Henry Knochenmus, rural Sioux Falls, South Dakota, who has played the role of farmer, dairyman, legislator and agricultural leader during his 54-year career in agriculture, was honored by the Board of Regents and South Dakota State University as 1979 Eminent Farmer.
His career began in partnership with his three brothers on a farm near Hartford, South Dakota. He was in the eighth grade and worked with an older brother on the farm, while the other two brothers delivered milk for Lakeside Dairy at Sioux Falls to supply operating capital.
The “salaried” brothers learned of a Holstein herd for sale by a retiring farmer near Harrisburg, South Dakota. The opportunity also included renting the land and buildings. One brother remained to operate the Hartford farm, one continued to work for Lakeside, and Knochenmus and another brother operated the Harrisburg farm.
After the move to Harrisburg, and shortly after Knochenmus’ high school graduation, the brothers bought “Smith’s Guernsey Dairy.”
After operating with the combined Holstein and Guernsey herds for about two years, the brothers bought another herd and were then dispensing about 360 quarts of raw milk per day. Another acquisition, Sunflower Dairy and its routes, raised the gross to 480 quarts per day.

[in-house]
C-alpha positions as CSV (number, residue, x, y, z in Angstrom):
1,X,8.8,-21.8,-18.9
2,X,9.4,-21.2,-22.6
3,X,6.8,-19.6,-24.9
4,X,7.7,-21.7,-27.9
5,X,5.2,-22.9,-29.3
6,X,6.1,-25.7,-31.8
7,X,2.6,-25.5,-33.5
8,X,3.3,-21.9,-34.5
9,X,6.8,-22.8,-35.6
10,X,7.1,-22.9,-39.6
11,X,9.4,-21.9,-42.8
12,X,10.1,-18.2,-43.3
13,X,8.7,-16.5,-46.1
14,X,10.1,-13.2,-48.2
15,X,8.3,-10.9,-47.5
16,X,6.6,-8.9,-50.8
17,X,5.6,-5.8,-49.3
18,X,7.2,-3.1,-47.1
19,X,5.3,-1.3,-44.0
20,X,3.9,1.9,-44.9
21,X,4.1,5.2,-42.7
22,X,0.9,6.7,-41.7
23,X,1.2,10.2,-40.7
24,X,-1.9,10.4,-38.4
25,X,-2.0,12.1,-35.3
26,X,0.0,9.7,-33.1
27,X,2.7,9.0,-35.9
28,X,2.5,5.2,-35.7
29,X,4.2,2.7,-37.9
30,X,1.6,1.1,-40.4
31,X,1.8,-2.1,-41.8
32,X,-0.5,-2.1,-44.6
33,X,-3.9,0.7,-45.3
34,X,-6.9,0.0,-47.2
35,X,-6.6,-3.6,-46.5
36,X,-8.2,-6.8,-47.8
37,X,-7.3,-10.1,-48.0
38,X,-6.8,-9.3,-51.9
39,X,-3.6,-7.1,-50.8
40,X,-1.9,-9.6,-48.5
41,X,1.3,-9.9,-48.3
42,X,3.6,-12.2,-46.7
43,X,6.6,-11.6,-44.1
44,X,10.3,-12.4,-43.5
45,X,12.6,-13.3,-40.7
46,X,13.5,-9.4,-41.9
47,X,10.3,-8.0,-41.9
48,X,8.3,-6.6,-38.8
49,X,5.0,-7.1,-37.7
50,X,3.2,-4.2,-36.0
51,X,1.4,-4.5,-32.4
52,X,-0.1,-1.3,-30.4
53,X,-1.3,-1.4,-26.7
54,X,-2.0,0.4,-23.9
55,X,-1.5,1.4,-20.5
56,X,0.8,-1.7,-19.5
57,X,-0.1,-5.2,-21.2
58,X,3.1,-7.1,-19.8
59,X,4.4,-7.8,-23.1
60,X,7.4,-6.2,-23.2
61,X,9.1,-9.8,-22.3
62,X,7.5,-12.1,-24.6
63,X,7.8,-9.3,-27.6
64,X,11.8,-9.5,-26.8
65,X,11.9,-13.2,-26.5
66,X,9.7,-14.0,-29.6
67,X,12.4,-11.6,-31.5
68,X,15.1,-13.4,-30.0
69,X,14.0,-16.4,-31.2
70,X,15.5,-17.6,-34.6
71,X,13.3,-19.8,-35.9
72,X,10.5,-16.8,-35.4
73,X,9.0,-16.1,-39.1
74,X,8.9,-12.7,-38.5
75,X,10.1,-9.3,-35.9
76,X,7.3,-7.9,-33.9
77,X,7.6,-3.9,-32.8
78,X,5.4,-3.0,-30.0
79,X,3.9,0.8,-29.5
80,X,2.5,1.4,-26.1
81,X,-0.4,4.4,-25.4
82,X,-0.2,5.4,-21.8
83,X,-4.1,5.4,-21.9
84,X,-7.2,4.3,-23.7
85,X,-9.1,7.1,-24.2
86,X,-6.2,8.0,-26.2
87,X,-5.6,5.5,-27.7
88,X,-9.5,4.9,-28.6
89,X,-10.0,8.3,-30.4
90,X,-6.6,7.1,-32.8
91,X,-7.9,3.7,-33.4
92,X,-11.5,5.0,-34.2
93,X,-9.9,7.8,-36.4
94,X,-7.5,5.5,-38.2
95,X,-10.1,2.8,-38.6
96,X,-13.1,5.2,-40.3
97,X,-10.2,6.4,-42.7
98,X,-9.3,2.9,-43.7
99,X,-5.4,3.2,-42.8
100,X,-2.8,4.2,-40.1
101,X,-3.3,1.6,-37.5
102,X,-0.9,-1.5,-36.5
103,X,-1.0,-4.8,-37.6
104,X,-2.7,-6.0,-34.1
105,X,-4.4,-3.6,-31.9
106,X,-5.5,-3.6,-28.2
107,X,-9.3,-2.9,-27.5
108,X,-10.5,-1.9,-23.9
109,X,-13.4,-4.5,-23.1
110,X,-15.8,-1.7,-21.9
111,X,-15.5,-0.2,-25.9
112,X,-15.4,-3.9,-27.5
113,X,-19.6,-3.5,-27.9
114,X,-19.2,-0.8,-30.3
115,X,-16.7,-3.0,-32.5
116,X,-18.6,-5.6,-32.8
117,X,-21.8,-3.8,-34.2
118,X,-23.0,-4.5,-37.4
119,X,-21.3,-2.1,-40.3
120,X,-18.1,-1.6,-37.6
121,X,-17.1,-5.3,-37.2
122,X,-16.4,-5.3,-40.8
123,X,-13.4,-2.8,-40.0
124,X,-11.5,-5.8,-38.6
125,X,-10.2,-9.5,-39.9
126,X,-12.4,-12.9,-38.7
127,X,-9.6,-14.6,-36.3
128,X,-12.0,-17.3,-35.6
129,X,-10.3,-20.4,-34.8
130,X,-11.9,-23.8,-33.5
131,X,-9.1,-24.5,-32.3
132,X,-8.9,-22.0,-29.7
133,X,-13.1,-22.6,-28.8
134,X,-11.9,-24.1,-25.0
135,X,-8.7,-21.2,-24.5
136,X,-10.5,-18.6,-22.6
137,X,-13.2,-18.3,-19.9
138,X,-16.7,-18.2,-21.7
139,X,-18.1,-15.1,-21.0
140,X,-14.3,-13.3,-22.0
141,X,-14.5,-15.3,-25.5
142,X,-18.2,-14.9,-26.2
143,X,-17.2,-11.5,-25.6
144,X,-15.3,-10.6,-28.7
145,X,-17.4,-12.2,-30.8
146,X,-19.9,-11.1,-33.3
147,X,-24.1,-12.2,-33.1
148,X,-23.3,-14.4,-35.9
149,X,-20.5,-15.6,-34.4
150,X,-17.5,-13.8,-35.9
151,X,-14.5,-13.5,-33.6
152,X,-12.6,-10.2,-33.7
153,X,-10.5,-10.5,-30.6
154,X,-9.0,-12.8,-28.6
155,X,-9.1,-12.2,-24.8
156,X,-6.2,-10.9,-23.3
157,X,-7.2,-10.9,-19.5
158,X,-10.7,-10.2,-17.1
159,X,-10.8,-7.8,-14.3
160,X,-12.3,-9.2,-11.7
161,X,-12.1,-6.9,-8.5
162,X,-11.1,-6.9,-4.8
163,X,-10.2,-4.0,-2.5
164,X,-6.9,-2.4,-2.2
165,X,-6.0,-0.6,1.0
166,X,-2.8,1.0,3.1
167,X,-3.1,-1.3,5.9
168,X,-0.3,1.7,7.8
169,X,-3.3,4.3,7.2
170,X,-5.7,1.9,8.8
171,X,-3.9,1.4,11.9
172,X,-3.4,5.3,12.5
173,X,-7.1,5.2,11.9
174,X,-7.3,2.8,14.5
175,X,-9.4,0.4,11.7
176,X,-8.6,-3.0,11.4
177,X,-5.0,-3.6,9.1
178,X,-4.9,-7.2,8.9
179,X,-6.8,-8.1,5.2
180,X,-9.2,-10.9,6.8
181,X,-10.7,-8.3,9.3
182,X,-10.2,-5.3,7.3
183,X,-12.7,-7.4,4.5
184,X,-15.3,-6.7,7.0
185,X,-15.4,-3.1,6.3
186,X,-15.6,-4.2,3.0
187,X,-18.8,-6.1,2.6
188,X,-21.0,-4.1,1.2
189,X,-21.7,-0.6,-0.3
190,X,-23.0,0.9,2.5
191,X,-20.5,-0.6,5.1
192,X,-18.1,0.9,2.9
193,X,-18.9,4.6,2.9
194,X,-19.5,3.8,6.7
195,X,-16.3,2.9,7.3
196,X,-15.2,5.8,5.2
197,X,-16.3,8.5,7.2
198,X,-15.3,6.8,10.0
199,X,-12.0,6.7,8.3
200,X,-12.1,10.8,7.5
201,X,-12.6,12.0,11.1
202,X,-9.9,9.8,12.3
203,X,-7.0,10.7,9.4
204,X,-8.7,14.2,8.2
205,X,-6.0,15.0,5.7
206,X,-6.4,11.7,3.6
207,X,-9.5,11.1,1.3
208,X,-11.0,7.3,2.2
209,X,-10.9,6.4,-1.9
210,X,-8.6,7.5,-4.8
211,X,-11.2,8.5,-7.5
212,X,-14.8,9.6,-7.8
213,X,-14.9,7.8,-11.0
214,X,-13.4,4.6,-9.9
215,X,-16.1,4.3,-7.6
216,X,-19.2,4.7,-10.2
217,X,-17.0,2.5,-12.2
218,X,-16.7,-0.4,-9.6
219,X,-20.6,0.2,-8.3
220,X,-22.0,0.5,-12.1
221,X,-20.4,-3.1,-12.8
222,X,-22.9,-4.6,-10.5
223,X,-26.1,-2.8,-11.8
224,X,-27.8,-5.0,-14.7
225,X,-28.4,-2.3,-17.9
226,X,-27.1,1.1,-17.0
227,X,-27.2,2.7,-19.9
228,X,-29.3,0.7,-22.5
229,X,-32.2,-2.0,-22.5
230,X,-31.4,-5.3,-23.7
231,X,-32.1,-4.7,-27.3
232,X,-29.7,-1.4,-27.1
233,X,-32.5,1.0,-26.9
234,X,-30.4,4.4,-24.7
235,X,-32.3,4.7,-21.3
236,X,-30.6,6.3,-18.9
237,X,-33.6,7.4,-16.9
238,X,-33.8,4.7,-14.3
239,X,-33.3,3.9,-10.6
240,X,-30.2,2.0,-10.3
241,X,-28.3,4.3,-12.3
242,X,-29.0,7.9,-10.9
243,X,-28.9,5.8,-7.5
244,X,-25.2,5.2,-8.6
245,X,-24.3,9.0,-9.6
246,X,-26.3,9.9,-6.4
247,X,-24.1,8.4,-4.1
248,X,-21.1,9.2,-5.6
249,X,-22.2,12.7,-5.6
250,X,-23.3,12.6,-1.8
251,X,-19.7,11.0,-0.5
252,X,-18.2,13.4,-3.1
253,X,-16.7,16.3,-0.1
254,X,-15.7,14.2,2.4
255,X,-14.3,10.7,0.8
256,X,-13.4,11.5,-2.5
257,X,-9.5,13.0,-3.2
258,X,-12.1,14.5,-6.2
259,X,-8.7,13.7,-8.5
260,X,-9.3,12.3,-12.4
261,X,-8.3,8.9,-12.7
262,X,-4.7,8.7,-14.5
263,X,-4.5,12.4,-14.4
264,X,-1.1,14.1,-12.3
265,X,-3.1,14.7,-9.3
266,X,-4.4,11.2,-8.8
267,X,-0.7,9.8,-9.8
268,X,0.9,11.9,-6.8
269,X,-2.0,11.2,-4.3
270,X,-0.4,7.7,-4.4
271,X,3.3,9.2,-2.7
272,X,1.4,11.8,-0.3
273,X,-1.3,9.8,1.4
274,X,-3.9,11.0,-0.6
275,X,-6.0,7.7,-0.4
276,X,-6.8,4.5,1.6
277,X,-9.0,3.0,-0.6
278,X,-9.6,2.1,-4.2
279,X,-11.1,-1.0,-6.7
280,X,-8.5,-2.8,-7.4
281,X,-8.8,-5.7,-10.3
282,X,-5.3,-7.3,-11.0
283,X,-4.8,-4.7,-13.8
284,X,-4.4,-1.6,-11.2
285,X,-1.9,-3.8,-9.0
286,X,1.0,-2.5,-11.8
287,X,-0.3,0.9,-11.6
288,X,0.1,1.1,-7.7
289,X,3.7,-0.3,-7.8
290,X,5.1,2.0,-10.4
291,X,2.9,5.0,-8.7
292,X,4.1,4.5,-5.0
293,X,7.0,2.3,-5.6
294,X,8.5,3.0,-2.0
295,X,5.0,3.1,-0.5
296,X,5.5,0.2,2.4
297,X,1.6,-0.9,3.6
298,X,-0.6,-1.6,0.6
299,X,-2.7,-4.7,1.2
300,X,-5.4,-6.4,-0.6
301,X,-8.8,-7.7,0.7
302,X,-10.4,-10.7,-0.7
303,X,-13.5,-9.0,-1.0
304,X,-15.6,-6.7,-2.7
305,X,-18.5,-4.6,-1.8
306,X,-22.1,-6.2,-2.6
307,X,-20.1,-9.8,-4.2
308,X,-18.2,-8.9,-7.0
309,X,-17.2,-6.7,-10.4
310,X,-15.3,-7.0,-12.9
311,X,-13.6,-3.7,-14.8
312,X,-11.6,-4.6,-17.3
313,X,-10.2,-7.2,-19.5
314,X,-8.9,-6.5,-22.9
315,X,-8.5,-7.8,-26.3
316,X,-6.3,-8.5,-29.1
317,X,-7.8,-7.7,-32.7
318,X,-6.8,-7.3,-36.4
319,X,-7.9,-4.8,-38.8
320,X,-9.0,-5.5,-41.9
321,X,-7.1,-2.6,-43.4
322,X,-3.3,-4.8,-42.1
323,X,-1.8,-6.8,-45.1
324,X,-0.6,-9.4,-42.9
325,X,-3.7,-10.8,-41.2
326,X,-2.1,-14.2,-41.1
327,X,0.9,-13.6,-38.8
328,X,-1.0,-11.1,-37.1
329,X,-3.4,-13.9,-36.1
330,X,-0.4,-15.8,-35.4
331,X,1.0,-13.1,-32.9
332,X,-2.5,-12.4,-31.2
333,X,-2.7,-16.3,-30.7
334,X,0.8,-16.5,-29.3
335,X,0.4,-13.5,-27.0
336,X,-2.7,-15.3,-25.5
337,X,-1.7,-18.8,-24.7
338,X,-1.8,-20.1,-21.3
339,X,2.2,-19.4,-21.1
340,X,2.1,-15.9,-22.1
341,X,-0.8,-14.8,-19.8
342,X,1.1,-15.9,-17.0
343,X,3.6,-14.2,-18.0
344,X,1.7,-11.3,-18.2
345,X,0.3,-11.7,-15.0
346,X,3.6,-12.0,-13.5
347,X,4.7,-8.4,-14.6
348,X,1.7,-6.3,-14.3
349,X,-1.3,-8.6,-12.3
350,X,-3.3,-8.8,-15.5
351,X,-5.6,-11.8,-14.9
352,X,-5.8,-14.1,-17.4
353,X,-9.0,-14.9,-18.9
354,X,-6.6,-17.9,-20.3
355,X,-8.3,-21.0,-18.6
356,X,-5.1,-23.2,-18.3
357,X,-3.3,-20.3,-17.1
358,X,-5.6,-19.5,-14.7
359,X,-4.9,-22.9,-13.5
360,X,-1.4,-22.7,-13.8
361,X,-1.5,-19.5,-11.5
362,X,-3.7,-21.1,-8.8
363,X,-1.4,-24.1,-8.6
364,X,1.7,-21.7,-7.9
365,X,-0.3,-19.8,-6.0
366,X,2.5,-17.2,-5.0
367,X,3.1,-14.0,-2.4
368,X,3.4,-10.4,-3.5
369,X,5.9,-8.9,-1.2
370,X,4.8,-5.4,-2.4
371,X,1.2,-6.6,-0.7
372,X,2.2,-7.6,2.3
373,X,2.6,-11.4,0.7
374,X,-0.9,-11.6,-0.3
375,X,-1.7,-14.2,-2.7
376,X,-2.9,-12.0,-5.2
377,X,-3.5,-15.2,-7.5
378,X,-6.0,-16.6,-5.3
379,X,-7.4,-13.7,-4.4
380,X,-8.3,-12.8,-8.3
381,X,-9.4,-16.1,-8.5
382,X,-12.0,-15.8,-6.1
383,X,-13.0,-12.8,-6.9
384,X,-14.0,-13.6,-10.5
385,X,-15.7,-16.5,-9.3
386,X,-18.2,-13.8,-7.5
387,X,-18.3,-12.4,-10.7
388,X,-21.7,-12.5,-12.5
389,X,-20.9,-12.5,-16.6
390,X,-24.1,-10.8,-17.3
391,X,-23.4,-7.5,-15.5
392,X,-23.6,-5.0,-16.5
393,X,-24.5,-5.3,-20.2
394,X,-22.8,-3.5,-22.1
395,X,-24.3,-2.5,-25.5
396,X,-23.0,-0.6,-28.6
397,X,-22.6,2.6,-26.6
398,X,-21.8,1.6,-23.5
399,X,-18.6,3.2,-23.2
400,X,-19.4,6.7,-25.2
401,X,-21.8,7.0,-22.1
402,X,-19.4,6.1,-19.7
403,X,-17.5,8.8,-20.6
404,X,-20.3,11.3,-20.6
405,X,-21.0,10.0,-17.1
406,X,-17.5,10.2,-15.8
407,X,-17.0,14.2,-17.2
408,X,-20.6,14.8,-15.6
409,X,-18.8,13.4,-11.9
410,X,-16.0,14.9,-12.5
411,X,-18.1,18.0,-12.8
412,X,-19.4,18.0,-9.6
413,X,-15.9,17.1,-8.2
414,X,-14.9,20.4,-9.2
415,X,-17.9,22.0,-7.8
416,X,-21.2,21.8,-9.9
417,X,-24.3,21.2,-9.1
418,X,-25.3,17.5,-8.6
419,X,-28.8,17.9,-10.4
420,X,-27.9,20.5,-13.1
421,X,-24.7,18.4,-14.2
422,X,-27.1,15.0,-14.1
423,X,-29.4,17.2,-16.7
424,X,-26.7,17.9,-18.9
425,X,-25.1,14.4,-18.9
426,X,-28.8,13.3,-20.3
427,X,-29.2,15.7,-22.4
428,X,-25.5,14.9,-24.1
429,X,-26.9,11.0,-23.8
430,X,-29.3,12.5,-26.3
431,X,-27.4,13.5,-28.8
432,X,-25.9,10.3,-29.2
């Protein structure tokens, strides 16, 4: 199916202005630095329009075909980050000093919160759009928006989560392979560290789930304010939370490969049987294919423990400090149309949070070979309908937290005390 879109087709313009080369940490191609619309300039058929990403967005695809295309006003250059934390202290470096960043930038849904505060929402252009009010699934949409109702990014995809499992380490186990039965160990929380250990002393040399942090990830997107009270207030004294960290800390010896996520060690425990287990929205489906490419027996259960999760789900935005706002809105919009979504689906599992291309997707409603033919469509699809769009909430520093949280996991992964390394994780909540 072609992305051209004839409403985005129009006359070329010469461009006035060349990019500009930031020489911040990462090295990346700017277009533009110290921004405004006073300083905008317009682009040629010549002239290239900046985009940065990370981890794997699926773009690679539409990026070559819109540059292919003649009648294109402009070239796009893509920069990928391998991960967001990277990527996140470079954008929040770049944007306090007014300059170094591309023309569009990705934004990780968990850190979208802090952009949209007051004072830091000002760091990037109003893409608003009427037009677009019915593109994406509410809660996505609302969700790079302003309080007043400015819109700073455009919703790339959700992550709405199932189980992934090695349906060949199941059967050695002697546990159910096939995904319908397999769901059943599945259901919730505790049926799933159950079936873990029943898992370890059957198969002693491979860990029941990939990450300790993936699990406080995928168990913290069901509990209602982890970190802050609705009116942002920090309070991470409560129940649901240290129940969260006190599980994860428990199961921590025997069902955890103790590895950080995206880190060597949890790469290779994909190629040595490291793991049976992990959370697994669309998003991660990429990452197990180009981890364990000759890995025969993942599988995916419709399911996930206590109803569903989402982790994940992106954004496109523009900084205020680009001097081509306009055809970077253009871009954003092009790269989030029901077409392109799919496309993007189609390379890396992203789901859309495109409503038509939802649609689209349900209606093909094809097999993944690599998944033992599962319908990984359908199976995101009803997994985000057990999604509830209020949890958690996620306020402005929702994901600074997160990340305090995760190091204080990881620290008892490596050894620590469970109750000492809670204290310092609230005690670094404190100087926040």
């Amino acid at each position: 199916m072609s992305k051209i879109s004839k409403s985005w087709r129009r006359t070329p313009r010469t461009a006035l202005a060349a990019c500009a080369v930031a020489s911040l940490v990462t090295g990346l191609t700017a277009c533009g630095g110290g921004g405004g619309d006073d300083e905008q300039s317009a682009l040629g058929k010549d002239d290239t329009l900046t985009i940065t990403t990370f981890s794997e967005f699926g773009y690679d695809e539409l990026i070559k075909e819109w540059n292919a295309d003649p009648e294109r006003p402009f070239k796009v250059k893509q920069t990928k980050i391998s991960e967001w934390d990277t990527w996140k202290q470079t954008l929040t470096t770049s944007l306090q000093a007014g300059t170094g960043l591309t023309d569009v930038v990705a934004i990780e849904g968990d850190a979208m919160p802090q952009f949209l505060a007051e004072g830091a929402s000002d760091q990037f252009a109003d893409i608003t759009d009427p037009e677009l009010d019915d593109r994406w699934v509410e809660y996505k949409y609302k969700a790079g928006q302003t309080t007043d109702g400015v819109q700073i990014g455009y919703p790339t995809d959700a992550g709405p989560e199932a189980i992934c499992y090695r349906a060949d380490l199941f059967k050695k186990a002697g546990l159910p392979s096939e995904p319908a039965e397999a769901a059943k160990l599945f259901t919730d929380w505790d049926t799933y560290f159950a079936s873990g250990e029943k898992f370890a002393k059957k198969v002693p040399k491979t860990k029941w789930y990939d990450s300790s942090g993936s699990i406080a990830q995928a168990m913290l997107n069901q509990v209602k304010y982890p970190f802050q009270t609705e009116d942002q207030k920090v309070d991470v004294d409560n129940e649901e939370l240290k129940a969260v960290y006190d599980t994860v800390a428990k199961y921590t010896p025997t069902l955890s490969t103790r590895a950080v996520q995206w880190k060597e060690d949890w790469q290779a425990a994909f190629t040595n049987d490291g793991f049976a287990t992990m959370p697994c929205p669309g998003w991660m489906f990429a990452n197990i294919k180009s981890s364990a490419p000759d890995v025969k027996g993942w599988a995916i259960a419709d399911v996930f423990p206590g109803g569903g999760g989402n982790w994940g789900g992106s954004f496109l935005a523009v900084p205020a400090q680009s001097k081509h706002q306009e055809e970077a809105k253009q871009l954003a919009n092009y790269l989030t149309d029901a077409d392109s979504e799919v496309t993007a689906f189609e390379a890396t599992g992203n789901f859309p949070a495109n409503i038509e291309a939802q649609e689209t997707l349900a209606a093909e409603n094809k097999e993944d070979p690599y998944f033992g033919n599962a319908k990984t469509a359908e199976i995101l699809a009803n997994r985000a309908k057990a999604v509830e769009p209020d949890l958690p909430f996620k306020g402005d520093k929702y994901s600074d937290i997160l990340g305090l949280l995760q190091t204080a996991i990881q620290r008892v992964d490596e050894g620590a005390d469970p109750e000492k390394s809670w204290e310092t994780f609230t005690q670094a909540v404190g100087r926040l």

After the dissolution of the partnership in 1951, Knochenmus had time to develop his interests in other areas—especially conservation and public affairs.
The soil-and-water conservation ethic encouraged Knochenmus to join the Izaak Walton League which built its club facilities near his farm in 1957.
He became a member of the local Board of Education, a director of the Valley Springs Elevator Association, President of the Minnehaha County Farm Bureau, Chairman of the county Water Conservancy Board, Director of the South Dakota Livestock Expansion Foundation, Director of the county Feeder’s Association, Director of the Brandon Lions Club, Chairman of the Board of the First Methodist Church of Sioux Falls, President of the Dale Carnegie Alumni Association, a member of the American Farm Bureau Federation, and more—mostly after his 50th birthday.
Later, Knochenmus waged a successful campaign for the State Legislature and became a member of the Appropriations Committee.
He and his wife, Lucille, have two sons, Robert and Roger, both of Sioux Falls, South Dakota.